But the case does not rest upon general reasoning. If A. S. by her deed, reciting that she is a feme-covert, when in truth she is a feme-sole, grants an annuity, it is a good grant, for that is but a void recital, although the grantee had not put it in his writ; and it can not be a conclusion to him, when he shows thedeed: Vin. Abr. M., sec. 8, pl. 11; Perk. sec. 40. So if a feme-covert, reciting by her deed that she is a feme-sole, grant an annuity, this is a void grant, and she shall not be concluded by this recital: Perk. 41, note.

The other position taken by the plaintiff's counsel, that a husband de faclo, embracing the case of Jacks, in tho present instance, is entitled to all the rights of a husband dejure, and the wife subject to all the disabilities of a feme-covert, leads, I think, to consequences which make the proposition felo de se. It gives all the rights of a husband, both to the person and the property of any woman whom he may either deceive or persuade to have the marriage ceremony performed between them; and all nt the same time, thereby investing him with marital rights over one hundred women. It can not be so. The cases bear the couneel out only in this (which is reasonable), that in all but a few cases, perhaps only in cases of crim. con., and those which affect tho husband in his conjugal rights, an actual legal marriage need not be proven. In those cases it will not do to infer a marriage from circumstances, as long cohabitation, or tho like. But in other cases, a marriage may be inferred from these circumstances. In cases of the latter kind, " never united in legal matrimony" is a bad plea; because it draws the question from the courts of common law to the ecclesiastical courts, which require proof of an actual marriage, celebrated according to the forms of the church. Whereas, if left u> bo tried on tho fact of marriage, it will then be tried upon such proofs as the party may offer, viz., either proof of au actual marriage, or proof of long cohabitation. It is not to bo inferred from this distinction, that courts of common law will sanction a marriage, by giving to tho husband the marital rights, where it is shown that ho is entirely incapable of contracting marriage, from any cause, as from having a wife living at the time; although tho second marriage is attempted to bo proved, by showing that the marriage ceremony was actually performed; or by showing cohabitation, and leaving it to be inferred. Whatever may be the effects of such a marriage, whether actually proven or inferred from cohabitation and the like, as to the acts the woman whom the man calls his wife, in regard to the rights of others, I am satisfied, it confers on him no rights, and imposes on her no disabilities. Per Cukiam. Judgment affirmed.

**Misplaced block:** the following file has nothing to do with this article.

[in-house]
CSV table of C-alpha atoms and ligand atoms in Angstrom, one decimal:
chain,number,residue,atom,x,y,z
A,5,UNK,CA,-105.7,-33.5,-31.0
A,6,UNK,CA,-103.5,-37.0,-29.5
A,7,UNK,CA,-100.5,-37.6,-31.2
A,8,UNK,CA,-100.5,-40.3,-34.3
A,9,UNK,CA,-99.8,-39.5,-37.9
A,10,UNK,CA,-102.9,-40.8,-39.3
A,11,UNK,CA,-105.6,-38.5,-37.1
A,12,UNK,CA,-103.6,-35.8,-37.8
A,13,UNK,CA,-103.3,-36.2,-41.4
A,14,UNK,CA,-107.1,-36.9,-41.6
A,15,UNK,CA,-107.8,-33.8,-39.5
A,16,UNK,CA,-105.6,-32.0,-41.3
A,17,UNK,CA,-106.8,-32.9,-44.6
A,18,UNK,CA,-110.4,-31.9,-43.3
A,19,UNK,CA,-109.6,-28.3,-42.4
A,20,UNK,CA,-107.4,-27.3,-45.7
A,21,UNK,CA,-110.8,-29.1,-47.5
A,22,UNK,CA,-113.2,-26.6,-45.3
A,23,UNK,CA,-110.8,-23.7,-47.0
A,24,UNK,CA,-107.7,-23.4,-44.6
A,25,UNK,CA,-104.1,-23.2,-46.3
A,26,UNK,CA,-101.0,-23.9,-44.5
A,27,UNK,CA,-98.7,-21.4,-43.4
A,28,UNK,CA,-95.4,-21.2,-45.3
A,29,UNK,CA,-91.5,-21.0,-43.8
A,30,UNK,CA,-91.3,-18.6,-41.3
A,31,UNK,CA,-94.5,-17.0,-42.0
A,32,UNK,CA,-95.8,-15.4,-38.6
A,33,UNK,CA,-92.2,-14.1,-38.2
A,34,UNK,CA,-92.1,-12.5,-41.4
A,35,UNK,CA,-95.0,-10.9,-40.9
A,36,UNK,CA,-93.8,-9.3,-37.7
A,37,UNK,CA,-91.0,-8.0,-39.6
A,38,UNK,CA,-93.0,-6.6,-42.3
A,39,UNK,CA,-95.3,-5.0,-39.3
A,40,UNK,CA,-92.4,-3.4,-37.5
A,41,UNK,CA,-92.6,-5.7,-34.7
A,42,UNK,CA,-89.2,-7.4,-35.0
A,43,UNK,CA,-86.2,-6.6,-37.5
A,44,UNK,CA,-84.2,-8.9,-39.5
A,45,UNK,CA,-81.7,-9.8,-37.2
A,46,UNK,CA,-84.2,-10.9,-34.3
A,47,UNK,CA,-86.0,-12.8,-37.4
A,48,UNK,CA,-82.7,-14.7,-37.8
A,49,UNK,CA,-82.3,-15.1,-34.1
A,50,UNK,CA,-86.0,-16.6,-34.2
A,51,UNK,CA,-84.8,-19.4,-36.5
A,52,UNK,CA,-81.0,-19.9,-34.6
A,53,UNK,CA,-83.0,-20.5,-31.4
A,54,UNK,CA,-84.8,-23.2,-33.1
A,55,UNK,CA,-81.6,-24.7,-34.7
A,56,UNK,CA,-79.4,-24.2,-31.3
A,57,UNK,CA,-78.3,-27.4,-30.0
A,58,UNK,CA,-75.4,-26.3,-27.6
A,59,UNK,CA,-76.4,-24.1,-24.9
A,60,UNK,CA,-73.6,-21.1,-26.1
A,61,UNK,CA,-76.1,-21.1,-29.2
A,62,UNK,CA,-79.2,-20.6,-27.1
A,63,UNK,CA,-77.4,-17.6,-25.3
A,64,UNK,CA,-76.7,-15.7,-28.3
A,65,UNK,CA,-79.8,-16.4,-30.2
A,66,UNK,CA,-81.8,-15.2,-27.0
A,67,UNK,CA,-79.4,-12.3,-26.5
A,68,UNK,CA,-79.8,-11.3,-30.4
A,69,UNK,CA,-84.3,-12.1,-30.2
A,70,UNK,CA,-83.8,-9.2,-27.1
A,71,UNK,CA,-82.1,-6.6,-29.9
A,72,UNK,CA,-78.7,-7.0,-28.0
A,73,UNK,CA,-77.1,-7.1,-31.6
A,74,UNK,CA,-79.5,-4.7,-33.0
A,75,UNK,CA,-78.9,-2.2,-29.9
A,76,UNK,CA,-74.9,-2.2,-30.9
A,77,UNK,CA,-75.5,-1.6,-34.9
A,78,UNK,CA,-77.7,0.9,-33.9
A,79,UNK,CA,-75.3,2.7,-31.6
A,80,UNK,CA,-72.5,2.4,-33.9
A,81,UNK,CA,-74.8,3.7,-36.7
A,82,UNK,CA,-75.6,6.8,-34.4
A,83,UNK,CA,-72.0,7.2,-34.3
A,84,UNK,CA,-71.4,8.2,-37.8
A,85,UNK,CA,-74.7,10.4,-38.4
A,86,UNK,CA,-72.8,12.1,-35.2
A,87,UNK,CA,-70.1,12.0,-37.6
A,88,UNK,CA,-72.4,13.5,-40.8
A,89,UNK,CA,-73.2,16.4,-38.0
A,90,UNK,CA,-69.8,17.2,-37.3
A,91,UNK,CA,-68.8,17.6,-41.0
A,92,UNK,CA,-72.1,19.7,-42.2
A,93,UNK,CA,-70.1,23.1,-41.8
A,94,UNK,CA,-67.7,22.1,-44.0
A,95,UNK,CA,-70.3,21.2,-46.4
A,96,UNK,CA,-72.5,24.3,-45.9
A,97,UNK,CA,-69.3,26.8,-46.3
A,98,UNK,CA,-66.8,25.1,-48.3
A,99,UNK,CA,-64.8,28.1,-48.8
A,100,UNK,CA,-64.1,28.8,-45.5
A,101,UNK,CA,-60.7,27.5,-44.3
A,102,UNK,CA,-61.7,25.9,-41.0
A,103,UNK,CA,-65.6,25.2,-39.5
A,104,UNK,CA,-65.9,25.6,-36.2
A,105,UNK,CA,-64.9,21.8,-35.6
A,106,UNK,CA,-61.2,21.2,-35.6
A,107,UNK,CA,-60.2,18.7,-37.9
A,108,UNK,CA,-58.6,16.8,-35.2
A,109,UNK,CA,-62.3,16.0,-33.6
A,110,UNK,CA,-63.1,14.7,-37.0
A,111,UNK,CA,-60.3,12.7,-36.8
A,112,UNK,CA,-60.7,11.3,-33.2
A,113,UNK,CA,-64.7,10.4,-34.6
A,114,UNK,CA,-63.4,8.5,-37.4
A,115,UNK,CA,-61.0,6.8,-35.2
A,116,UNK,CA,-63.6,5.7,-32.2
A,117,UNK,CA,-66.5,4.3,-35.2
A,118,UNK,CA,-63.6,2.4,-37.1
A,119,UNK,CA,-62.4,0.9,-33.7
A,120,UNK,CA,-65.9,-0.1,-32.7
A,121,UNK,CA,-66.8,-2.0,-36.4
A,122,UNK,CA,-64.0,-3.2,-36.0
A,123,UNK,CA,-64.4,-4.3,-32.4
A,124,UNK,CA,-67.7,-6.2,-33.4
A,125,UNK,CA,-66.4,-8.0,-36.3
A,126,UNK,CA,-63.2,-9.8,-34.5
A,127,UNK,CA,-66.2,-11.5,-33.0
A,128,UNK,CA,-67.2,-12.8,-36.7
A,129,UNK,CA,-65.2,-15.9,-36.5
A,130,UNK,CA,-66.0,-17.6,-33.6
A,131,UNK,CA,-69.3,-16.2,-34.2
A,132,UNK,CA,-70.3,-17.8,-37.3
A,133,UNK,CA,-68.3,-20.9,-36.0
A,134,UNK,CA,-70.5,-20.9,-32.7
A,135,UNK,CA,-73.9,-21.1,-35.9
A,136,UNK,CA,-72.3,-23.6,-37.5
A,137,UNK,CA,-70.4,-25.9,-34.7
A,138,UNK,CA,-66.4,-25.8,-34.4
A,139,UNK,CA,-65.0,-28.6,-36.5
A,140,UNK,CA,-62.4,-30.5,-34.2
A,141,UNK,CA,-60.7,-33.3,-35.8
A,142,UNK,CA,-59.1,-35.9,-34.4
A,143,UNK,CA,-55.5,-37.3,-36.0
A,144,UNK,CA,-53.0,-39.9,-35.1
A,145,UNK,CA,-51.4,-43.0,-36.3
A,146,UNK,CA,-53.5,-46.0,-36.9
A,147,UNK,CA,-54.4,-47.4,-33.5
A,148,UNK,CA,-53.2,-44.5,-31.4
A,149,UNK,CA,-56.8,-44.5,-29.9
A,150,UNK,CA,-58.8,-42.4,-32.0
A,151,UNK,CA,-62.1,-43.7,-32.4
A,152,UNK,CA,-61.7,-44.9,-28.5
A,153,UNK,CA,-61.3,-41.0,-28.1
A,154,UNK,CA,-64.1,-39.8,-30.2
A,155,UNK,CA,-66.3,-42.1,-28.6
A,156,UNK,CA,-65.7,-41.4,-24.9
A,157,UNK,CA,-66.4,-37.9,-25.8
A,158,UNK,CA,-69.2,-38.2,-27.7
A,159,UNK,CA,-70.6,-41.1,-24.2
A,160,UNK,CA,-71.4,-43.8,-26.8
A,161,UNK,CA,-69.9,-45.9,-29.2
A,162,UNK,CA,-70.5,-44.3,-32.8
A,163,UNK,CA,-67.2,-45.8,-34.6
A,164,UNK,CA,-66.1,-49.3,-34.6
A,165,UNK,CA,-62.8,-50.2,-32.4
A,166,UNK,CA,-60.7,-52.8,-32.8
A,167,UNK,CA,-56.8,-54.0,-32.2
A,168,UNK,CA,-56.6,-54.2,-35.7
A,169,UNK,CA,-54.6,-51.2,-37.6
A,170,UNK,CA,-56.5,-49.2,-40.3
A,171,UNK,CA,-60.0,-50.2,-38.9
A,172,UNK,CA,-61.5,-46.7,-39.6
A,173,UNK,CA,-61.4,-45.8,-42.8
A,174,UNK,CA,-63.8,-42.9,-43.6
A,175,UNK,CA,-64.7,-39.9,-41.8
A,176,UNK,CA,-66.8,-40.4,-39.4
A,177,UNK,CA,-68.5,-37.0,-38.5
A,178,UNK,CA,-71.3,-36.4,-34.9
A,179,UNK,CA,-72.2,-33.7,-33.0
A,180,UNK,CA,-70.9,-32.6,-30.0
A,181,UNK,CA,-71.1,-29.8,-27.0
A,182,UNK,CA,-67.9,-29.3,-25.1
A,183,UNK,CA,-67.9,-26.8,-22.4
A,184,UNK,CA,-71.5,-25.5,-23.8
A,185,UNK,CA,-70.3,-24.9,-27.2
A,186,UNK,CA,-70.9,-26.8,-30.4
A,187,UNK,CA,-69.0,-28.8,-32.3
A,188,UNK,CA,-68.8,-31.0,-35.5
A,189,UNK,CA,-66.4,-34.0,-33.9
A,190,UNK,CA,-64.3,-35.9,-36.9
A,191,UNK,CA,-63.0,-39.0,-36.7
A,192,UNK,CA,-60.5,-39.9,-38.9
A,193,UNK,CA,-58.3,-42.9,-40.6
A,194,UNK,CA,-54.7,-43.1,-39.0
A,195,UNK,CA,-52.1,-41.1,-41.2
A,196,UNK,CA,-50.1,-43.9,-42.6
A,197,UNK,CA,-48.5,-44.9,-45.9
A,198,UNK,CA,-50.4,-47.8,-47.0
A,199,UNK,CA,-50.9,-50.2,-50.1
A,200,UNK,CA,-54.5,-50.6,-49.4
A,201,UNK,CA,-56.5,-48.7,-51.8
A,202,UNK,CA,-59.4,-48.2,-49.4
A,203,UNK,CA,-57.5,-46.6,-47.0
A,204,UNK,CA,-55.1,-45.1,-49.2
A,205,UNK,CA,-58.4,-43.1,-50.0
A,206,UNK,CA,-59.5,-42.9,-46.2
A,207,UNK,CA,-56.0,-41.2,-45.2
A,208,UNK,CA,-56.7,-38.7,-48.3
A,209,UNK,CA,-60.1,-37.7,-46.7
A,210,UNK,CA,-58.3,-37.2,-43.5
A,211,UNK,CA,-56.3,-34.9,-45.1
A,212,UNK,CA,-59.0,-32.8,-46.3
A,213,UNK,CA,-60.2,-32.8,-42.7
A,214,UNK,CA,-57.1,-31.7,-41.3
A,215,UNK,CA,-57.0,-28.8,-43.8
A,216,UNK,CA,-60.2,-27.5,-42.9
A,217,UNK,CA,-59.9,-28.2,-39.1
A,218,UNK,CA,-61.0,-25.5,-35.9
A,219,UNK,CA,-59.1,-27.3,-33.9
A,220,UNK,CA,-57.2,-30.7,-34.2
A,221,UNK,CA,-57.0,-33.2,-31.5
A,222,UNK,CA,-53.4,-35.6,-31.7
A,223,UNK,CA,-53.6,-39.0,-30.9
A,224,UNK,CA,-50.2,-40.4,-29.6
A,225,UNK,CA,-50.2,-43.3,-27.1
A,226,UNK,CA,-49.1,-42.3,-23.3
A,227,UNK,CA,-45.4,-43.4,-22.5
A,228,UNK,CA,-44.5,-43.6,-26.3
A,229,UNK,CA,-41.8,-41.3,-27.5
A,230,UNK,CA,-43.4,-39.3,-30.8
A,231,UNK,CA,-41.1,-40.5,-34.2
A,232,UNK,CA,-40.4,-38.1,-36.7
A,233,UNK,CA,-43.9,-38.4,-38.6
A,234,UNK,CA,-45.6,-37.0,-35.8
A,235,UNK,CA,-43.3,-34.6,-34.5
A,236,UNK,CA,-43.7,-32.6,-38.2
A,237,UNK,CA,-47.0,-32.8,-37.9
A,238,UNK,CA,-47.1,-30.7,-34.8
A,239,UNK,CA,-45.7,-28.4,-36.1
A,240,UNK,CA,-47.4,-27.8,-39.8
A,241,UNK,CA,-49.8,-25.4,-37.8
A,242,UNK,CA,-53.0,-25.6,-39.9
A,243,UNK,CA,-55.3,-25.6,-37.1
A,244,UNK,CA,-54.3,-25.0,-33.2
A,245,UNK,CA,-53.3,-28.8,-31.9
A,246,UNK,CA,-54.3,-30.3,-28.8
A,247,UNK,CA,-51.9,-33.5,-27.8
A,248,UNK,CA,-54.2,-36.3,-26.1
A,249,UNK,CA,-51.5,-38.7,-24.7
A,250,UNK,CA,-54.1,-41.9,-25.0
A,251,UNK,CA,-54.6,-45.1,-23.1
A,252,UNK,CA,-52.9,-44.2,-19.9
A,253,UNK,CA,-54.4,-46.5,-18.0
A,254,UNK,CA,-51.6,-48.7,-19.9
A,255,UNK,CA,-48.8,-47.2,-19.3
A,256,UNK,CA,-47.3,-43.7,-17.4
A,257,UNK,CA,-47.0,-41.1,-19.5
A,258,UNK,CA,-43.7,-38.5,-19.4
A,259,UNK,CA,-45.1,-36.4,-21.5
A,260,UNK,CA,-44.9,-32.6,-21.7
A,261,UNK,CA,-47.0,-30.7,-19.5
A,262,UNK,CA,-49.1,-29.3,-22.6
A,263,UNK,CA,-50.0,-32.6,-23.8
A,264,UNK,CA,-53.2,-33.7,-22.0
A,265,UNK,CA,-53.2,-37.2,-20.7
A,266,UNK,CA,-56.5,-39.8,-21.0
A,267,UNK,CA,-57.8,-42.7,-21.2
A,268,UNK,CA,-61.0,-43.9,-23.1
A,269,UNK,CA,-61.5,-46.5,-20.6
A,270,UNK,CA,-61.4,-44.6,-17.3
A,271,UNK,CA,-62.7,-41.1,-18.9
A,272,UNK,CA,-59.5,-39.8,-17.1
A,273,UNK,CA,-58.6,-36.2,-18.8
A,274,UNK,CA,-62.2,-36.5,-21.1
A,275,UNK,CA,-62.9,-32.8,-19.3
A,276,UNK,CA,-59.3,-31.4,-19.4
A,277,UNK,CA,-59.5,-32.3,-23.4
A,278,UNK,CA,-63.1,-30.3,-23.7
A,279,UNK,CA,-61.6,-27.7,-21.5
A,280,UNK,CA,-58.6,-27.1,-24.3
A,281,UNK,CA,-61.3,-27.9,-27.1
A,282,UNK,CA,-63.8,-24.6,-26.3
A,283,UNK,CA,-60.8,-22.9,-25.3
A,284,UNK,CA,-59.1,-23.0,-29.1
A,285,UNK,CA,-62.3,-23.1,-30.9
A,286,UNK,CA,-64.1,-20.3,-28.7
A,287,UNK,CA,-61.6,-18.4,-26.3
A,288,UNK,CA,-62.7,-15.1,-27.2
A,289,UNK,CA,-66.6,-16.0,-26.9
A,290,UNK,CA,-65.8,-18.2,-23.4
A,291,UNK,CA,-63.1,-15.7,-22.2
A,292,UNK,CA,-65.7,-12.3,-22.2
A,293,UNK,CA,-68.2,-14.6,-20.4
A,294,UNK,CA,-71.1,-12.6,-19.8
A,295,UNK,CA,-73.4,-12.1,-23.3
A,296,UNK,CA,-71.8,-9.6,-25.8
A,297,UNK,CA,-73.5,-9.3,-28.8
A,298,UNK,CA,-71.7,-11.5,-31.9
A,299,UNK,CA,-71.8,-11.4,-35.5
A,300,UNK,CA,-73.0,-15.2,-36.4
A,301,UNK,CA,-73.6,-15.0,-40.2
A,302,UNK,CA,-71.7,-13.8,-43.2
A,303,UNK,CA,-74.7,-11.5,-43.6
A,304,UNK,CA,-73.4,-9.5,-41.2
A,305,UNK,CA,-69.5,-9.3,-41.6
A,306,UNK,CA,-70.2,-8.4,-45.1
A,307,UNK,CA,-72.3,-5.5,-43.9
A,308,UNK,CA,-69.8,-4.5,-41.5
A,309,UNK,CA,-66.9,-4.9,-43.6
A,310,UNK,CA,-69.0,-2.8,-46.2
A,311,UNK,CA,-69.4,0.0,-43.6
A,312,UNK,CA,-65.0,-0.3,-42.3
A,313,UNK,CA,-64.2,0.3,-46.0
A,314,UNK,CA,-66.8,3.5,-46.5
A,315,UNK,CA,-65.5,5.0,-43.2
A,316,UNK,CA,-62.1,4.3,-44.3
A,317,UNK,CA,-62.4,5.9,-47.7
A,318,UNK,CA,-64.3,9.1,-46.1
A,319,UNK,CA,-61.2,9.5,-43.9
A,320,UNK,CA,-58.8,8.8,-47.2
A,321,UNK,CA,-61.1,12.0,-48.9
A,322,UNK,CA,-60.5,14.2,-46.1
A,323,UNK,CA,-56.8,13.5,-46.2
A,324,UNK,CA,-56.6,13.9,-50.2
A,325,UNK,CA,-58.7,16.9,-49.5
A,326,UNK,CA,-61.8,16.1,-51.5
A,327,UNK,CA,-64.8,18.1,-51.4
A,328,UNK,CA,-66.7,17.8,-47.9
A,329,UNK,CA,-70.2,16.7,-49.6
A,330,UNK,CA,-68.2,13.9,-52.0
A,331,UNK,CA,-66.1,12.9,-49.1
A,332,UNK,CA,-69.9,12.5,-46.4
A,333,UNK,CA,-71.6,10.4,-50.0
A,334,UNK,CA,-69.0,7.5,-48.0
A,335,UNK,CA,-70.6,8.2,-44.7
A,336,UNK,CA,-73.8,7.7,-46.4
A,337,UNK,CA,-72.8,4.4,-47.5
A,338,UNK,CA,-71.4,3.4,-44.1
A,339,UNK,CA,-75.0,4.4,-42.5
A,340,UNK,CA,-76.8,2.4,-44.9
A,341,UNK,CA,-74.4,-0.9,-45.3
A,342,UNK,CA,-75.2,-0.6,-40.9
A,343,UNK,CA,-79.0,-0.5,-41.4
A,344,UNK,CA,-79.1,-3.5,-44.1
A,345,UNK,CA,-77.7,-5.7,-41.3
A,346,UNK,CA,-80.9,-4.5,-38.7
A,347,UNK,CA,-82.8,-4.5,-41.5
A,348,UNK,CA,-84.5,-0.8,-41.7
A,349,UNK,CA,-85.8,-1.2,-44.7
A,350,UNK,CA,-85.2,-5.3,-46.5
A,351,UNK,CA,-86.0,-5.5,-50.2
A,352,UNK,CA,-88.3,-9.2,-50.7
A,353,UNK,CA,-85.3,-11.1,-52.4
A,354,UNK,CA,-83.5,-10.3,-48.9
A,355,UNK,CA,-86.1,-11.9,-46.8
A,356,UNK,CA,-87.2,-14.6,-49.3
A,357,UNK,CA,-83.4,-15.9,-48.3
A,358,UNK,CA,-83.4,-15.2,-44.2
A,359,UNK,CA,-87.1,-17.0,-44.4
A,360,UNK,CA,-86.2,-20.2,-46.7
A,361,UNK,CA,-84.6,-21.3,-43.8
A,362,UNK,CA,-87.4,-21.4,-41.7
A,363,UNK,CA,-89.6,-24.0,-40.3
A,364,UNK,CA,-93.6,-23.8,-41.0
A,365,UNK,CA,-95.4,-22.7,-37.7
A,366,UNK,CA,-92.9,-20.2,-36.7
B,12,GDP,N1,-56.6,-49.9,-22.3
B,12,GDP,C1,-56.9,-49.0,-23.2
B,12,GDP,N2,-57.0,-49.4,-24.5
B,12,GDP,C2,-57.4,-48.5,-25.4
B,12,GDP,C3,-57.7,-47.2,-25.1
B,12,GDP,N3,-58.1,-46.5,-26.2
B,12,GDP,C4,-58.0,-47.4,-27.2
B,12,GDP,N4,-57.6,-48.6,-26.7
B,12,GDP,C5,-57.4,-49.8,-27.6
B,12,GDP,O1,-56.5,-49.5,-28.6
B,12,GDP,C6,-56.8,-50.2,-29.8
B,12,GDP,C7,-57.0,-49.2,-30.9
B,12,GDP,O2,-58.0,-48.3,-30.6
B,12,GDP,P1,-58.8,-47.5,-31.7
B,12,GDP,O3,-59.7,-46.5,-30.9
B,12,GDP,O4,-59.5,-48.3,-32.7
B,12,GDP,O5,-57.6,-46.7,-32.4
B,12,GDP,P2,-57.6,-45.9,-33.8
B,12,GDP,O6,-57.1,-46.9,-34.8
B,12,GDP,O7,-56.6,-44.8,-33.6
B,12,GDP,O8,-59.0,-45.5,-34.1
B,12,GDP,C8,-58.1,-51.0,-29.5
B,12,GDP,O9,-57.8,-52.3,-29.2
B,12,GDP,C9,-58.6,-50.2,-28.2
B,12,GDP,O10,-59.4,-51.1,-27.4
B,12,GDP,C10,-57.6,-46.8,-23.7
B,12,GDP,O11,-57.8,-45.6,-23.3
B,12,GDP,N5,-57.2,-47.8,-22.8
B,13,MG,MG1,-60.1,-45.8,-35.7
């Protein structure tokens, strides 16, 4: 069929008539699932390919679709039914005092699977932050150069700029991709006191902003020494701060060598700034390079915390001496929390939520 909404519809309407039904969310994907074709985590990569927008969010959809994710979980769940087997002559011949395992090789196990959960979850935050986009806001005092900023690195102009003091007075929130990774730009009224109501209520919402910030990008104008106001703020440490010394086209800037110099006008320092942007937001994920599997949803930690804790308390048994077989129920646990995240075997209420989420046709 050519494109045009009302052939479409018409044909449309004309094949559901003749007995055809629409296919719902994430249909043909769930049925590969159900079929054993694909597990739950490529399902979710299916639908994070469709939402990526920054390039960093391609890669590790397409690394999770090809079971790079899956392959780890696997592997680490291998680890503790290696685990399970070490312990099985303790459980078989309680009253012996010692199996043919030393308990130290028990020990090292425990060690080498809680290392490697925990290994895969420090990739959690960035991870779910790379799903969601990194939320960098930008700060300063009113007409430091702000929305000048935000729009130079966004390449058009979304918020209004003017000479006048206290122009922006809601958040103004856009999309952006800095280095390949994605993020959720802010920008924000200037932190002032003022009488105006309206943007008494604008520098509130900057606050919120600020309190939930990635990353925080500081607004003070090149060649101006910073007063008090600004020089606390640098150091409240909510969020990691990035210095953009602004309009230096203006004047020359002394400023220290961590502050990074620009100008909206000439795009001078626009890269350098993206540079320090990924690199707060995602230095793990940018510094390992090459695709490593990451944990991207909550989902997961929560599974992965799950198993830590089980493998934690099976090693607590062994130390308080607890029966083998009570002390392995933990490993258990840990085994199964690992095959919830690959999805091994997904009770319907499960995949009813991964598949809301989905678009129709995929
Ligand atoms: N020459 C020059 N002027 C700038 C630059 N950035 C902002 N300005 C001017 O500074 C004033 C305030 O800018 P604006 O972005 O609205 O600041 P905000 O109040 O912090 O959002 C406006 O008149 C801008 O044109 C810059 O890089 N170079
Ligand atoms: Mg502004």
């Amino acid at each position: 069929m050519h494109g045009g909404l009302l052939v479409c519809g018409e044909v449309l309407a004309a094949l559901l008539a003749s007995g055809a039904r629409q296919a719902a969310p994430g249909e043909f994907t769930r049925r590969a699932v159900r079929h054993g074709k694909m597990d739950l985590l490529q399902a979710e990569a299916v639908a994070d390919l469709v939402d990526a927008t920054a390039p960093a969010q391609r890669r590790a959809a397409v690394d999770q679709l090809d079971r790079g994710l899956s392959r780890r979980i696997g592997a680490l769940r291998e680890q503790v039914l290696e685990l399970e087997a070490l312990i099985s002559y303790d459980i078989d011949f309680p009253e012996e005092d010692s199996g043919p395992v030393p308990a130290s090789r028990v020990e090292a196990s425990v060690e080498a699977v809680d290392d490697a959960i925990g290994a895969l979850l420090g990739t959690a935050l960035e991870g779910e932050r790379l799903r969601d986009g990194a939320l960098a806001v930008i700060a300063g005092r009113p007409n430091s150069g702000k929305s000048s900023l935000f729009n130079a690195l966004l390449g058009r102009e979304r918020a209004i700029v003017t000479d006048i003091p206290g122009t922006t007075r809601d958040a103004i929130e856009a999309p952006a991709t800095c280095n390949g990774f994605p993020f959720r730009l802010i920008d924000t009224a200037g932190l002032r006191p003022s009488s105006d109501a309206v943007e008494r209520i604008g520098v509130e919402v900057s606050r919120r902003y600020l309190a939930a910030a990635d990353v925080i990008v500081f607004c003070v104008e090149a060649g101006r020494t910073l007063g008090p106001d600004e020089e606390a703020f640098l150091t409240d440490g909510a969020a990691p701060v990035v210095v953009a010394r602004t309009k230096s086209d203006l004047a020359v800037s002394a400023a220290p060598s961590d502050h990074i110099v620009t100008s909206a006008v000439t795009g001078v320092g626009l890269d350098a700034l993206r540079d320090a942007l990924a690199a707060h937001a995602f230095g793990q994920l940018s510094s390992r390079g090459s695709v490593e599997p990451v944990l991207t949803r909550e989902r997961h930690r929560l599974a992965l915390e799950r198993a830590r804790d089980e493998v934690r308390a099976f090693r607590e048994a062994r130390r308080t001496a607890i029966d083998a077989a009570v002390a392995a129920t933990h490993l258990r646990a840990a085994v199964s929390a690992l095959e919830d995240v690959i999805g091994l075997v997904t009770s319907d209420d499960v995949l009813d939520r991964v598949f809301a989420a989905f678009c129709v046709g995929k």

Cited in Gatliings v. William*, 5 Ired. Law, 494, in support of the position that bigamy repels the right to administer on the estate of husband or wife: or to the distributive share of the decedent's estate; or to the acquisition of the personal property of the wife by the husband.

Estoppel Bt Recitals In Deed.—A party who has admitted a fact in his deed, is estopped not only from disputing the deed, but every fact whidi it recites: Stow v. Wyse, I8 Am. Due. 99; see, also, on this subject, note to Graff v. Cattleman, 16 Id. 754.

Re: Jacob Brinegar and Mary Prock

Posted: 8 Dec 2012 1:03PM GMT
Classification: Query
Surnames: Brinegar, Jacks
MANY thanks for posting this! Do you have a scanned copy of the original? I would be most grateful for one if so.

Do you have an exact birthdate for the son Richard Jacks? All I've seen is ca. 1780, which would put his birth well before Jacob Brinegar's death.